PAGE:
Hey Lifehacker, One of the tricky things about online shopping is that the goods tend to arrive during business hours, and for those of us that don’t work from home, that means a trip to the post office to pick up the merchandise. However, when your local post office is only open during business hours, that presents some problems. The obvious solution is to use your workplace as the delivery address, but I wonder if there is any sort of etiquette here? How many items per month is reasonable? Do some types of work deal with this better than others? Cheers, Delivery Dilemma
The short answer is: it very much depends on your employer and the type of work you do. If you work in a white collar job where mail gets delivered to your desk anyway, then the odd parcel or two is not going to make much difference. At Lifehacker’s publisher Allure Media, for instance, so many deliveries show up for work purposes as it is that the odd extra parcel due to online shopping isn’t going to be a concern. And if your boss expects you to put in long hours, it isn’t unreasonable to expect that some of those out-of-work-hours tasks be simplified by an online delivery.
If you work in an environment where you don’t have a fixed desk or where you’re largely off the premises, then it could be more complicated. And it’s easy to see why certain organisations (such as supermarkets or fast-food outlets) might ban the practice: there’s nowhere secure to store the delivered items and staff hours vary frequently.
All told, it’s simply good manners to establish whether or not this is accepted behaviour in your workplace. If you’re in a relatively small business, you can ask the boss directly. In larger organisations, check existing HR documents or ask your manager. And don’t go nuts: an item a week isn’t going to be a problem, but daily deliveries suggest you really need your own PO box.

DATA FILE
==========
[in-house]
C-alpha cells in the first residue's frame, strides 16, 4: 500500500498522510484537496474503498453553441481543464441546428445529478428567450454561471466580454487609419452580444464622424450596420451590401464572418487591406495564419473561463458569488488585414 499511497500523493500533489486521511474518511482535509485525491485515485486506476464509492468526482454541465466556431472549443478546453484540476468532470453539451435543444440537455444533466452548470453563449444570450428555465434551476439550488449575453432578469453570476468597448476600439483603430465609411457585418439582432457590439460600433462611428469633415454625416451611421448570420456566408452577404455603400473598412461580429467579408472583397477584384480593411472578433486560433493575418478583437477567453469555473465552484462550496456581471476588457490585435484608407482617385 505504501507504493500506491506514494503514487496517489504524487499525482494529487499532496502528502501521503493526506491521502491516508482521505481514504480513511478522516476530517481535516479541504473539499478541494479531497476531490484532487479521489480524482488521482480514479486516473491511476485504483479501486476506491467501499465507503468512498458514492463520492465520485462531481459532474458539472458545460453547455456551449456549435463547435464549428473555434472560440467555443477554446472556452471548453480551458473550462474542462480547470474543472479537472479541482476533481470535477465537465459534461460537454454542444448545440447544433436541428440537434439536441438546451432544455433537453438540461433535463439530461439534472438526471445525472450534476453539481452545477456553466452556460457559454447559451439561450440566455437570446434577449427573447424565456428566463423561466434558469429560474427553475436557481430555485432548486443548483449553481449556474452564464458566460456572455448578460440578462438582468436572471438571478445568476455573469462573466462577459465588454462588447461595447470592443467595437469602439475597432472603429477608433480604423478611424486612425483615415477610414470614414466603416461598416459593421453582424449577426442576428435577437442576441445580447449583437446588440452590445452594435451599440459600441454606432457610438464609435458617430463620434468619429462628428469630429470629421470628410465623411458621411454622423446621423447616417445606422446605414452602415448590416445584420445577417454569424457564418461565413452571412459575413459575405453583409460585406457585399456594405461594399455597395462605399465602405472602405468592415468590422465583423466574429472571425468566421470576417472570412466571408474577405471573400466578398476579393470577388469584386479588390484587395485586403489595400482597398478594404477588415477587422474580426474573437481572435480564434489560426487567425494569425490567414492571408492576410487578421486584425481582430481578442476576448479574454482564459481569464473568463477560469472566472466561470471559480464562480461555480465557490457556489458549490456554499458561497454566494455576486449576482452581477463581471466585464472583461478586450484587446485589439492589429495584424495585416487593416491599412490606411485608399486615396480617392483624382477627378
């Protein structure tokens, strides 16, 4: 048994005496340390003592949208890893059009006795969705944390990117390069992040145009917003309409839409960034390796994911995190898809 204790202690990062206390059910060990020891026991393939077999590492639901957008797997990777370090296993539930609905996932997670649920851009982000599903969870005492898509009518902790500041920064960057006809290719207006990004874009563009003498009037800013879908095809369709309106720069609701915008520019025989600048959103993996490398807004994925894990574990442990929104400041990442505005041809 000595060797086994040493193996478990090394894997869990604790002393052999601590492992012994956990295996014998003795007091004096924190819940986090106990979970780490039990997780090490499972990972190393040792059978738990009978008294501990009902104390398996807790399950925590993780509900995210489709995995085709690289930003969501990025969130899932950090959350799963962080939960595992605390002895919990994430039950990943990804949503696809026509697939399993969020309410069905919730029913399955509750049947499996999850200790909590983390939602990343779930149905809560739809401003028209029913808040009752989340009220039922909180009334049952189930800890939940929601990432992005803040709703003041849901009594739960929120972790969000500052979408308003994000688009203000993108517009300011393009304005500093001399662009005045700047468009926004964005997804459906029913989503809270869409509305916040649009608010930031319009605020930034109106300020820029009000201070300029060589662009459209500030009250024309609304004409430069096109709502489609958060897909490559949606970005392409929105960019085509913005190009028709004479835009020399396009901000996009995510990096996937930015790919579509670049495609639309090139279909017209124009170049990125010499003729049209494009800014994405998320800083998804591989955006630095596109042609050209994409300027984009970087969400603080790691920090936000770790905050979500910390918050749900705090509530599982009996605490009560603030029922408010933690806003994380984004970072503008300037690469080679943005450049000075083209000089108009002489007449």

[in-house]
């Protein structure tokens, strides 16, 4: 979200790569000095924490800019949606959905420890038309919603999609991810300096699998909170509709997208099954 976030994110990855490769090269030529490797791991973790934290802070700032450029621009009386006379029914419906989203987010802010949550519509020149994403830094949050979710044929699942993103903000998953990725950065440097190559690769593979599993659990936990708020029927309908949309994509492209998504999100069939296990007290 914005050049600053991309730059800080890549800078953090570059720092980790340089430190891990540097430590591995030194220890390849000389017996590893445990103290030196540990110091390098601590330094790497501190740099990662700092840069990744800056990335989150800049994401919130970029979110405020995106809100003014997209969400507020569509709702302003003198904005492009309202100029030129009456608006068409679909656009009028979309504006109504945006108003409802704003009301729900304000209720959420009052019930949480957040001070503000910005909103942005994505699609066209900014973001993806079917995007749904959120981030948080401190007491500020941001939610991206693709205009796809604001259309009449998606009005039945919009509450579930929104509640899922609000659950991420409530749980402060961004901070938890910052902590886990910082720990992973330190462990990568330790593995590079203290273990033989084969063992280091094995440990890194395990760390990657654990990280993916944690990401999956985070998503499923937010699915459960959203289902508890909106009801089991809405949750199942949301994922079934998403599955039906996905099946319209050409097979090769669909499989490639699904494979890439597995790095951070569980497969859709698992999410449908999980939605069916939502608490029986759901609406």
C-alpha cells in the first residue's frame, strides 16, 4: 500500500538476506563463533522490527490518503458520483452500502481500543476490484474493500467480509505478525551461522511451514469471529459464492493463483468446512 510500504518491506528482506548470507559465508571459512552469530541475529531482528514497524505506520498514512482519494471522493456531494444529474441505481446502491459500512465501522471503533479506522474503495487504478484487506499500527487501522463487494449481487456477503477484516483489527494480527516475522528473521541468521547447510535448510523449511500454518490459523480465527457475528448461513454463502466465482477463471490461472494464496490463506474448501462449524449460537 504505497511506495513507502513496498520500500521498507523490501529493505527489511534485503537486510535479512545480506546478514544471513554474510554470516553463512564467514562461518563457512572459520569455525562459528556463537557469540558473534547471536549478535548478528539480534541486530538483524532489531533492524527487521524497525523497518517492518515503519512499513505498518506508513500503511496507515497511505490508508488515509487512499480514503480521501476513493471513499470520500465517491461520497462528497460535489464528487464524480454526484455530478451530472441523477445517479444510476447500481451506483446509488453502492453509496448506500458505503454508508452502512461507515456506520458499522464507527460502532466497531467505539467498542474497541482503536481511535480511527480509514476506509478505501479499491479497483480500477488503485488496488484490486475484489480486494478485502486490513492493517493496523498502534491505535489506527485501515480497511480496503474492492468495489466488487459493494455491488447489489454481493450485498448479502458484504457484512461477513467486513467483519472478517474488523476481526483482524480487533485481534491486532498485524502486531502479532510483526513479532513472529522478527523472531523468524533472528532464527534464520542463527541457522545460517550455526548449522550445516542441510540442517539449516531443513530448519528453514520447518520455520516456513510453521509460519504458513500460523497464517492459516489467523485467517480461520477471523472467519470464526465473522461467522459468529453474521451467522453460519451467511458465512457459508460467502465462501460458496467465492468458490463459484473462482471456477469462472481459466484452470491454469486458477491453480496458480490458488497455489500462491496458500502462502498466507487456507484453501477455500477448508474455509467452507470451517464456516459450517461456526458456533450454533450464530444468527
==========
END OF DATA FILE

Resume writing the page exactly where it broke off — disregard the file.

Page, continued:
Speaking again in general terms, smaller items such as books or clothing are rarely an issue. What might be unreasonable? If you’re in a large workplace, you might need to think twice about getting something large or delicate (such as a big-screen TV or a crate of wine) delivered to the office. At the very least, you should let the relevant area of your business know that you’re expecting something to be delivered on a given date, and promise to take it off their hands as soon as possible.
One final thought: if you’re having goods delivered to work, it’s often worth paying extra for delivery tracking (via registered mail/Express Post registered mail or through a courier), to ensure you can see when the item is due and that it’s signed for when it arrives. With standard postal items, if something goes missing between the mail system and your desk, chances are you won’t be able to pinpoint the source of the problem.
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